On the 1st of April, the World Intellectual Property Organisation (WIPO) announced the launch of its new artificial intelligence (AI)-based image search tool for searching trade marks and brands.

This new tool makes it even easier for small business owners to make meaningful trade mark searches, for example, to determine the registrability of a new mark and to make strategic decisions about expanding their brand into new markets and geographies.

The AI search technology has been integrated into the WIPO Global Brand Database, which is available for free at this link:

https://www.wipo.int/reference/en/branddb/

There are also useful video tutorials on this page to help you get started.

 

Principles of Trademark Identity and Similarity

The purpose of a trade mark is to act as a “badge of origin”, distinguishing your goods and services from those of other businesses within your industry.  They serve to minimise consumer confusion and protect the consumer from deception.

Two of the tests which may lead to the refusal or successful opposition of a registered trade mark are whether the signs are identical or are similar to other existing marks.

An identical mark reproduces, without any modification or addition, all the elements that make up another mark.  When viewed in their entirety, any differences between the two marks would go unnoticed by the average consumer, such that they are effectively indistinguishable.

Marks are considered similar when, based upon the overall impression they give, their visual, aural and conceptual features are such that there is a high chance that the average consumer would be confused by the two marks.  They would unable to easily distinguish which mark was which, and hence which business or brand was associated with either of the two marks.

A trade mark search can help begin to address these questions.  When appropriately placed in the context of the relevant goods and services your business intends to operate in, as well as the goods and services of the owners of the marks your search finds, it can help ensure a suitable mark is chosen that is distinctive for your business.

 

Benefits of the New Search System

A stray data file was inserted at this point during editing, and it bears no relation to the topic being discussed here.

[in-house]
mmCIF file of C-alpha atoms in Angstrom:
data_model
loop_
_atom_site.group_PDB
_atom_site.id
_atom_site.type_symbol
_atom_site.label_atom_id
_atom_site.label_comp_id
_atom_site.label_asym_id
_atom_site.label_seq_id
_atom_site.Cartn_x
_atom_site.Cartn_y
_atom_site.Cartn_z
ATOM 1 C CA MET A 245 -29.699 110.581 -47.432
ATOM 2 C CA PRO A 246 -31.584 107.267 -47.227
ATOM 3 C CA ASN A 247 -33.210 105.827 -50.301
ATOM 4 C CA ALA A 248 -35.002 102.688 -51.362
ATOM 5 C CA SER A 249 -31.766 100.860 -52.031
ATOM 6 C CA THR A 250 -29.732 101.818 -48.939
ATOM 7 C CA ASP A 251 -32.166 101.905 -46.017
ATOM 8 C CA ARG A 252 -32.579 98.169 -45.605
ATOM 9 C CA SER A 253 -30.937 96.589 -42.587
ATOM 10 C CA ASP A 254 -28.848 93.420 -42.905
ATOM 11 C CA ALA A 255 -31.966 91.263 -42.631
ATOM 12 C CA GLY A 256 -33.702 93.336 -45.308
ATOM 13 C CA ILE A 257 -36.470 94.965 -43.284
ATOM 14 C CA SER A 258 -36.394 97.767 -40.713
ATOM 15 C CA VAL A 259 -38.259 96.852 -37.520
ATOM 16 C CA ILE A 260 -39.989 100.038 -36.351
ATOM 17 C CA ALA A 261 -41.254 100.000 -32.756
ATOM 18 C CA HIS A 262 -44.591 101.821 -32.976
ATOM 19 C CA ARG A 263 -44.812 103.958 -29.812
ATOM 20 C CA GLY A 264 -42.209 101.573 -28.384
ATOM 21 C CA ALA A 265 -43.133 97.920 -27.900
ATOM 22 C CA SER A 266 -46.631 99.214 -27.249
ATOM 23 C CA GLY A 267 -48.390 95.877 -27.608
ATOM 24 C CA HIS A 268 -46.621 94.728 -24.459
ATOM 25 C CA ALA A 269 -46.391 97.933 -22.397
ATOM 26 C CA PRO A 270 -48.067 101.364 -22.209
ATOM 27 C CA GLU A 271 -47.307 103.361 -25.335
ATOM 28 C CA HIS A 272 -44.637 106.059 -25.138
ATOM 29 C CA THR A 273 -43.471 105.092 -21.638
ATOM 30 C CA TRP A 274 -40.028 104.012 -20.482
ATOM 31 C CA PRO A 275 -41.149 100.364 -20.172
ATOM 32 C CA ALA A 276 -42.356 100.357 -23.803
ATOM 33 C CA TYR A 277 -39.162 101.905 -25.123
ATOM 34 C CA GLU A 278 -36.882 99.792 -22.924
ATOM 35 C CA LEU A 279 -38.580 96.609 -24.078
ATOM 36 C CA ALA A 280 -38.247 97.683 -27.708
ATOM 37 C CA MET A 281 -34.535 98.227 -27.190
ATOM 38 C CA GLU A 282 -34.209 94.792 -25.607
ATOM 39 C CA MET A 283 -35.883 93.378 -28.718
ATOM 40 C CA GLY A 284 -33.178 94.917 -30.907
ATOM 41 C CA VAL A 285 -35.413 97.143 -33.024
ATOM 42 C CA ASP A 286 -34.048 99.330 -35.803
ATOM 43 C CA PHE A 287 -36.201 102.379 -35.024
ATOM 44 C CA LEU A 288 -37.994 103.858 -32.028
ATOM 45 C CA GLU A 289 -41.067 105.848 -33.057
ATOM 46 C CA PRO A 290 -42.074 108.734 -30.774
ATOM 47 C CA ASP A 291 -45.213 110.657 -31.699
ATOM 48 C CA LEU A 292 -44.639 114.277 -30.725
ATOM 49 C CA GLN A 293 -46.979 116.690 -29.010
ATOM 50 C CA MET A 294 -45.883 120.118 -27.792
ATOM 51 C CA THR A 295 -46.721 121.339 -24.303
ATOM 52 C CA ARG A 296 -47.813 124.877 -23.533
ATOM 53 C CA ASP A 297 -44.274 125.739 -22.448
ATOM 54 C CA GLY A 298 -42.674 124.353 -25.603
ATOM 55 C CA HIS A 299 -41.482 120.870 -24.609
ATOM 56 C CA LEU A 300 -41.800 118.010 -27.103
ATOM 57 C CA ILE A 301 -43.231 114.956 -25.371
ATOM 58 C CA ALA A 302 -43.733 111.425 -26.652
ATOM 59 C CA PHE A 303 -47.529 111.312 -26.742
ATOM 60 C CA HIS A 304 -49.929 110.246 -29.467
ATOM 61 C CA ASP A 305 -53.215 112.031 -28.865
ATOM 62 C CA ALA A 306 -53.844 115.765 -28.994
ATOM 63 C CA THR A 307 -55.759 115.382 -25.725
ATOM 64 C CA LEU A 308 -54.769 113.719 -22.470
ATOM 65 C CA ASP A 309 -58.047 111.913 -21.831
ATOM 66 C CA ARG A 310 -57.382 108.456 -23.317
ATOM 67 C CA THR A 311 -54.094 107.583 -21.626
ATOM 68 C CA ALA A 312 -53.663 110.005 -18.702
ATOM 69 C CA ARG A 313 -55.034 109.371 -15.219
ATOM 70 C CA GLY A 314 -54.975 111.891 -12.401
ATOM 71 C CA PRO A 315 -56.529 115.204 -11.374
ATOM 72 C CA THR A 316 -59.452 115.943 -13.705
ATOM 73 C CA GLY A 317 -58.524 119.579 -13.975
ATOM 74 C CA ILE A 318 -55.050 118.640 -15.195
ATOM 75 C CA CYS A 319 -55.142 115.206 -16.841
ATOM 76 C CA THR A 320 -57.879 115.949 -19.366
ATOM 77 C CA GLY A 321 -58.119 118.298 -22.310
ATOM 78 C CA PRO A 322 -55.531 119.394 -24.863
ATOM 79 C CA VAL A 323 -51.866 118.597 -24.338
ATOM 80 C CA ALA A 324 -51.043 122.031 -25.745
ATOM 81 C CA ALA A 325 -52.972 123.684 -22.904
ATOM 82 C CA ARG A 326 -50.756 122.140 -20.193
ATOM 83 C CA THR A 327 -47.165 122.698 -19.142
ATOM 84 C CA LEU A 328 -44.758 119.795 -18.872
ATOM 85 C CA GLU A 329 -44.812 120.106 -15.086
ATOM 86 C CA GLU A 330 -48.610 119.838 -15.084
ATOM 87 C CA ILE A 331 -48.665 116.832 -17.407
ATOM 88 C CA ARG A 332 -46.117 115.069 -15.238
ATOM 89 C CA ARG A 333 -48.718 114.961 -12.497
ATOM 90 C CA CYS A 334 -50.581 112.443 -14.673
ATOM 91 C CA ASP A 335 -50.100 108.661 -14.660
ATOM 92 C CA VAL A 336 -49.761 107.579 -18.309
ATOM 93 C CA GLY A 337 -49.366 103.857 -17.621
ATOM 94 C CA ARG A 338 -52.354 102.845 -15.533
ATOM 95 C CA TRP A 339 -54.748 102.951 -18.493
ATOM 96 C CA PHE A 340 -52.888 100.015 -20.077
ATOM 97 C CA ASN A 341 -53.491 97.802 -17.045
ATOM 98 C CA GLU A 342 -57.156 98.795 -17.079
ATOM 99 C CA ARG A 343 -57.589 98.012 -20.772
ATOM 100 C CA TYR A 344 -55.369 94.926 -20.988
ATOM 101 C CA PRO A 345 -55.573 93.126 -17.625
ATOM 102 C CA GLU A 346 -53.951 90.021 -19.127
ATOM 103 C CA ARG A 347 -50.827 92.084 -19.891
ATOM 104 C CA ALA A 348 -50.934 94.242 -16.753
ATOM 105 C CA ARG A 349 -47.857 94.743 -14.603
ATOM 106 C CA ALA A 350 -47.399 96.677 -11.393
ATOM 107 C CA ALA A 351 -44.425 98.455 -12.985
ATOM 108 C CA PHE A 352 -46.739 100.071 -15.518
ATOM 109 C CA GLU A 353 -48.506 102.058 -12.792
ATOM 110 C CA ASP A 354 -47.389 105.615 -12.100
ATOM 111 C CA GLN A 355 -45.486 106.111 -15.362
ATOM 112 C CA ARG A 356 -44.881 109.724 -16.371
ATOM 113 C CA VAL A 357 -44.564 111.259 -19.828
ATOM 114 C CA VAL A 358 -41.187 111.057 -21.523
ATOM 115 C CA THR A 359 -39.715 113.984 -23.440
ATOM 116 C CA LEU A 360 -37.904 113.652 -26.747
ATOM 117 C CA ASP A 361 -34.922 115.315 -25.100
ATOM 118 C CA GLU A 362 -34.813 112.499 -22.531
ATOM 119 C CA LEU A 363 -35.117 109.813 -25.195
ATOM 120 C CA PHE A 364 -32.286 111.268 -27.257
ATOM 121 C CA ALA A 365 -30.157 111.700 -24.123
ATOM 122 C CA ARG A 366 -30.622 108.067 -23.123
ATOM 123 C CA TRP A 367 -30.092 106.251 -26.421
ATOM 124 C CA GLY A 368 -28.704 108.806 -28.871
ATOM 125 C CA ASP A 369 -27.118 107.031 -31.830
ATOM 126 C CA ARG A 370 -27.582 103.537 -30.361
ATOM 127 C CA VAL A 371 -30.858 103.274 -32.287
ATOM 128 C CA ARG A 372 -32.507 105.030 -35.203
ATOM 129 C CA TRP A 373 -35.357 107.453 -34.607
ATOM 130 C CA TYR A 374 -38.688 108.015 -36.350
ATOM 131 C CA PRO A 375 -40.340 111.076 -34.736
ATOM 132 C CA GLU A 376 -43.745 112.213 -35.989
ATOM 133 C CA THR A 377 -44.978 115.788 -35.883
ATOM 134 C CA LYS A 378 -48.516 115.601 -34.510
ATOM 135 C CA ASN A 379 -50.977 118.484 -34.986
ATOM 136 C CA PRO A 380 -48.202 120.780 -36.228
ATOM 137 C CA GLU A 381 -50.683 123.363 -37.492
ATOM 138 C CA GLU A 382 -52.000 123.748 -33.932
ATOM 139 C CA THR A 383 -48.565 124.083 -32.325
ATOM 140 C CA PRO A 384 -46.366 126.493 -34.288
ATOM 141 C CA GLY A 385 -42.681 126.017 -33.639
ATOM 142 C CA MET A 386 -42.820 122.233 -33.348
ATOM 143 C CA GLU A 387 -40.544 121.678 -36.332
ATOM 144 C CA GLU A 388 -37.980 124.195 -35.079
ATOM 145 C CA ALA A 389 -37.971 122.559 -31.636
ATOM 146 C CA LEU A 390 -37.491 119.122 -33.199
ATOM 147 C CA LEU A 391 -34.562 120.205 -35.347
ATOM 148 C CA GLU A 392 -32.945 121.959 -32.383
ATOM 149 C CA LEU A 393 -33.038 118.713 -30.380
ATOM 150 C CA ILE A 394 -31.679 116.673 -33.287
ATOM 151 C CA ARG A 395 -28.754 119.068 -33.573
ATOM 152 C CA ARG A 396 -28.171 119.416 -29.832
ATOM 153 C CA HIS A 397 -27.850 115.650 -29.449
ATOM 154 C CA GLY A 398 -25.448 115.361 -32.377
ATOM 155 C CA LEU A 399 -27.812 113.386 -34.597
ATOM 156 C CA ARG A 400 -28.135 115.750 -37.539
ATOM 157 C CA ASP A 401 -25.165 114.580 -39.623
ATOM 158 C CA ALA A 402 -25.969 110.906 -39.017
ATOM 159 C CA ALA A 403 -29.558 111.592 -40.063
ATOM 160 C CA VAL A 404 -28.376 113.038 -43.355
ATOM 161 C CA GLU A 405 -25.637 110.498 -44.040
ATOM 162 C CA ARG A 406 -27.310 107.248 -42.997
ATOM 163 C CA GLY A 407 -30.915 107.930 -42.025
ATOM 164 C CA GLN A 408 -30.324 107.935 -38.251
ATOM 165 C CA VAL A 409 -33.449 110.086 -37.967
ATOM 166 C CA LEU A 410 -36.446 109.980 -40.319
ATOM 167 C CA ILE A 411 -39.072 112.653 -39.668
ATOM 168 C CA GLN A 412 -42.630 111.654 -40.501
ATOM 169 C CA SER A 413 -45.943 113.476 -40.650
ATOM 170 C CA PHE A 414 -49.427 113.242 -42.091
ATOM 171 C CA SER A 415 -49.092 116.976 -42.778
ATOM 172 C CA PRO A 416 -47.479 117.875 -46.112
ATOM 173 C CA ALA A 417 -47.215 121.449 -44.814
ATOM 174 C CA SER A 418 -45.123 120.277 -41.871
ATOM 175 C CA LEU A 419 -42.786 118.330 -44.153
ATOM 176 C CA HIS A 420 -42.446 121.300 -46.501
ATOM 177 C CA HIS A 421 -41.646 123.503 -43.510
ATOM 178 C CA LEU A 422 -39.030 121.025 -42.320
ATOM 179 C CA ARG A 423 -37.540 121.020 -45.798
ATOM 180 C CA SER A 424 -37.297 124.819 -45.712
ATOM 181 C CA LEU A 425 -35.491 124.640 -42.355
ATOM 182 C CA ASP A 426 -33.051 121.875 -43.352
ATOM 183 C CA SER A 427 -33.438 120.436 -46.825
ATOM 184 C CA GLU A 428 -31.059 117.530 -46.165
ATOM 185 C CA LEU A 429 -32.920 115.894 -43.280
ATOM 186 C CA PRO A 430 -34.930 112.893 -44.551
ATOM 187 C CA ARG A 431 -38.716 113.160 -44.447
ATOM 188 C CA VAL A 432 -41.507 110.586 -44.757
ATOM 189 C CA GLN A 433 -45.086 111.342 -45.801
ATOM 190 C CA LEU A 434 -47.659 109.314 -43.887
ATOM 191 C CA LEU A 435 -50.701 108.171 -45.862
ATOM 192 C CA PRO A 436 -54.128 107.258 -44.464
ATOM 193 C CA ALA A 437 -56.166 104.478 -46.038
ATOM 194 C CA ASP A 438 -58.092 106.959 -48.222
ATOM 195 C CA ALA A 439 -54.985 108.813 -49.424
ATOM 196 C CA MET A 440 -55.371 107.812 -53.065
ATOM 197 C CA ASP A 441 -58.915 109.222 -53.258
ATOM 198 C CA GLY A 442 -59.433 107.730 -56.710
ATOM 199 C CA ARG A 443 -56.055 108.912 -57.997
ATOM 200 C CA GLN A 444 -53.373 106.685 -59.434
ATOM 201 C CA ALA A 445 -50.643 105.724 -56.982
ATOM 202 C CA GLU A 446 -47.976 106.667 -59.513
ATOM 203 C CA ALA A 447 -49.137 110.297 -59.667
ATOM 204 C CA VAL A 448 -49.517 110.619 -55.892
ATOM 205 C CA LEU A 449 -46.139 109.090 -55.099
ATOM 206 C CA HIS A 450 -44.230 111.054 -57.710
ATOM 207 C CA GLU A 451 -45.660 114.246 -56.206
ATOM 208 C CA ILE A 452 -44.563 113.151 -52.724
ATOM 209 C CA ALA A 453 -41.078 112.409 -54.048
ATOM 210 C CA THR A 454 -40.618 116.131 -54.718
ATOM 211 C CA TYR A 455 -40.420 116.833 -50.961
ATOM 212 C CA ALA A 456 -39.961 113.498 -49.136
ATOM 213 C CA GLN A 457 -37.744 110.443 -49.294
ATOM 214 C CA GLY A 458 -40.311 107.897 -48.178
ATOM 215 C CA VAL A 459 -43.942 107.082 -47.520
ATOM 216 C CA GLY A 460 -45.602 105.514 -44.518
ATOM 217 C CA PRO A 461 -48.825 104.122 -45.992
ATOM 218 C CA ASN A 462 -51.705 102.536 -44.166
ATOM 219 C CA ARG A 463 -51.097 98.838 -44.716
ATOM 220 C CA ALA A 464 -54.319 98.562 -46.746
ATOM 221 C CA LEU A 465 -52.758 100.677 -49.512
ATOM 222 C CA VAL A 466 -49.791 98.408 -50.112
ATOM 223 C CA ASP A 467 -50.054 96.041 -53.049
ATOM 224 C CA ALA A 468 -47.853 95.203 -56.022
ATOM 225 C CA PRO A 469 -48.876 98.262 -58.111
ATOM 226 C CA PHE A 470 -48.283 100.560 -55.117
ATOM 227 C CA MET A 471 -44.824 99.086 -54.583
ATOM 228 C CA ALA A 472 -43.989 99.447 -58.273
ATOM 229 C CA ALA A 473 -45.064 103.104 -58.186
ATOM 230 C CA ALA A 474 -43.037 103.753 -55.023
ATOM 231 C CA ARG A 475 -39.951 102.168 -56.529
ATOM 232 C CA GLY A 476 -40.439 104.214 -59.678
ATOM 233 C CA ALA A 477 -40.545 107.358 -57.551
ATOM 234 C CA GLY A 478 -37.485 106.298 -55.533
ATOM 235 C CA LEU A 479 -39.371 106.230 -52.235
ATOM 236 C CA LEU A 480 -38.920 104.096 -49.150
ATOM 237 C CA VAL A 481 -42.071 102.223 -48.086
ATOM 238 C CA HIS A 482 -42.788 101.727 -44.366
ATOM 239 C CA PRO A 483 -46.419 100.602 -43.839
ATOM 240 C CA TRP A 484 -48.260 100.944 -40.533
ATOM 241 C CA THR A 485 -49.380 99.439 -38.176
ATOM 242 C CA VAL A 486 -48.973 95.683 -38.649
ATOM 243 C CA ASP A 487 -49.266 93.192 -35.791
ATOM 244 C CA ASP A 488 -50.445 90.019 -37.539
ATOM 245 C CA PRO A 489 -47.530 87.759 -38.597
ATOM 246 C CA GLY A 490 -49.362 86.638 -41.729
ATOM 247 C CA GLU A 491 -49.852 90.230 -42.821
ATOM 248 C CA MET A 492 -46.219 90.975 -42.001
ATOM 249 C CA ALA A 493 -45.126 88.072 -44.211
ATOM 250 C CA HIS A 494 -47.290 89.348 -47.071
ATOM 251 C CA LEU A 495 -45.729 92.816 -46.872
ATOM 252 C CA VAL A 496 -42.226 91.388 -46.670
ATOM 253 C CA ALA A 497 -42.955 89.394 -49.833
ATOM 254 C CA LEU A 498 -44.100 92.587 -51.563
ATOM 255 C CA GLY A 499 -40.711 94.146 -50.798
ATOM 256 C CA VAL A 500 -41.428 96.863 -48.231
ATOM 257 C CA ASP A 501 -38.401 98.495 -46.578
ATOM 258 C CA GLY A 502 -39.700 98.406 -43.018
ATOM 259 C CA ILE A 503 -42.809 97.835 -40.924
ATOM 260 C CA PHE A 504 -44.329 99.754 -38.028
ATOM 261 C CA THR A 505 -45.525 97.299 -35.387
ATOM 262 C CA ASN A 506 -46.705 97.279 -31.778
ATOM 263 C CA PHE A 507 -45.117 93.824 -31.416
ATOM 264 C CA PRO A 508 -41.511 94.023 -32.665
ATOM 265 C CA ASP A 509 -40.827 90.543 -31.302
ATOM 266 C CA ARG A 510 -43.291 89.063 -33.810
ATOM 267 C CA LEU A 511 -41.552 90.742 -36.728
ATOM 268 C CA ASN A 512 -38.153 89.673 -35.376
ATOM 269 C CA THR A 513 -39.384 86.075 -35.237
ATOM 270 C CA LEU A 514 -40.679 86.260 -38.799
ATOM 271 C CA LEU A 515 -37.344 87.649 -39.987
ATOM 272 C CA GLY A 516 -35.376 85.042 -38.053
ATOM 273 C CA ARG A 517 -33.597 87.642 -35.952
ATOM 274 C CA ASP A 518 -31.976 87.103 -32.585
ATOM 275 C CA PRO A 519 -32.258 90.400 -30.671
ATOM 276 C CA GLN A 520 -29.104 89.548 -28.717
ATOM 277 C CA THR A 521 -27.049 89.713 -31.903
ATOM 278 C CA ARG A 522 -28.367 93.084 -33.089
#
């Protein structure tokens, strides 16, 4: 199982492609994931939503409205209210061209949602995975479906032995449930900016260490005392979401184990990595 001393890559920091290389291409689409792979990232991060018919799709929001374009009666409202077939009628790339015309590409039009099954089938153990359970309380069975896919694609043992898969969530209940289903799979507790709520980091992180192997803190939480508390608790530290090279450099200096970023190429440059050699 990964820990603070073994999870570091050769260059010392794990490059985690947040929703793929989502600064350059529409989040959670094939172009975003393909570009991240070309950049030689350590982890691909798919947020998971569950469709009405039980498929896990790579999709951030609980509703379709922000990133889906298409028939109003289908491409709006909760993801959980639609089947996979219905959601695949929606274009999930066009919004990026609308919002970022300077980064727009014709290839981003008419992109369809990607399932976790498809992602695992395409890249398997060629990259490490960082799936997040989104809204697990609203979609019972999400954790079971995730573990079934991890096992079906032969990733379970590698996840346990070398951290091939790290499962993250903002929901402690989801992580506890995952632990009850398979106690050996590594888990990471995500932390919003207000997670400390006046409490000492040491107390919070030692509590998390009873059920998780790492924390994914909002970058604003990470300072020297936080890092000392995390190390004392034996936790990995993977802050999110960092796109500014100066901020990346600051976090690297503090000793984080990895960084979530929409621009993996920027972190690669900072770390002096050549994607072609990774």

Image search technology has progressed massively over recent years and utilises a variety of methods to find and retrieve images.  These include text-based indexing of filenames and metadata, as well as basic image analysis.

Within the trade mark searching space, previous image search engines would often determine similarity between trade mark images by identifying and comparing factual parameters such as shapes and colours.

Artificial intelligence takes this type of image search to a new level.  AI is developing rapidly and becoming more and more engrained in every aspect of life, society and business, in areas as diverse as healthcare, retail, manufacturing and sport.  WIPO is now applying AI to many of their offerings, including trade mark searching.

In their brand search database, WIPO’s new AI-based technology improves on existing image search technology by using deep machine learning to identify combinations of concepts, rather than relying solely upon the more factual aspects of an image.

The result is a search engine that greatly improves the ability of individuals and businesses to conduct effective, basic trade mark searches as part of their brand development and marketing strategies.

Alistair Curson

 

References

Bainbridge D. (2012). Intellectual Property, 9th edn, Pearson Education Limited, Harlow, England.

LTJ Diffusion v Sadas Vertbaudet SA [2003] FSR 34.

New Zealand Trade Marks Act 2002, s25. Retrieved May 11, 2019, from: http://legislation.govt.nz/act/public/2002/0049/latest/DLM164474.html

Sabel BV v Puma AG, Rudolf Dassler Sport [1998] RPC 199.

SAS. “Artificial Intelligence: What It Is and Why It Matters”. Retrieved May 12, 2019, from: https://www.sas.com/en_nz/insights/analytics/what-is-artificial-intelligence.html

Si S. (2019, March 23). “The Best Visual Search Engines You Can Use On Your Browser”. Retrieved May 12, 2019, from: https://seo-hacker.com/visual-search-engines-browser/

Smith M. (2012, January 12). “How Image Search Engines Work”. Retrieved May 12, 2019, from: https://www.makeuseof.com/tag/image-search-engines-work-makeuseof-explains/

United Kingdom Trade Marks Act 1994, s5. Retrieved May 11, 2019, from: https://www.legislation.gov.uk/ukpga/1994/26/section/5

World Intellectual Property Organisation. (2019, April 01). “WIPO Launches State-of-the-Art Artificial Intelligence-Based Image Search Tool for Brands”. Retrieved May 10, 2019, from: https://www.wipo.int/pressroom/en/articles/2019/article_0005.html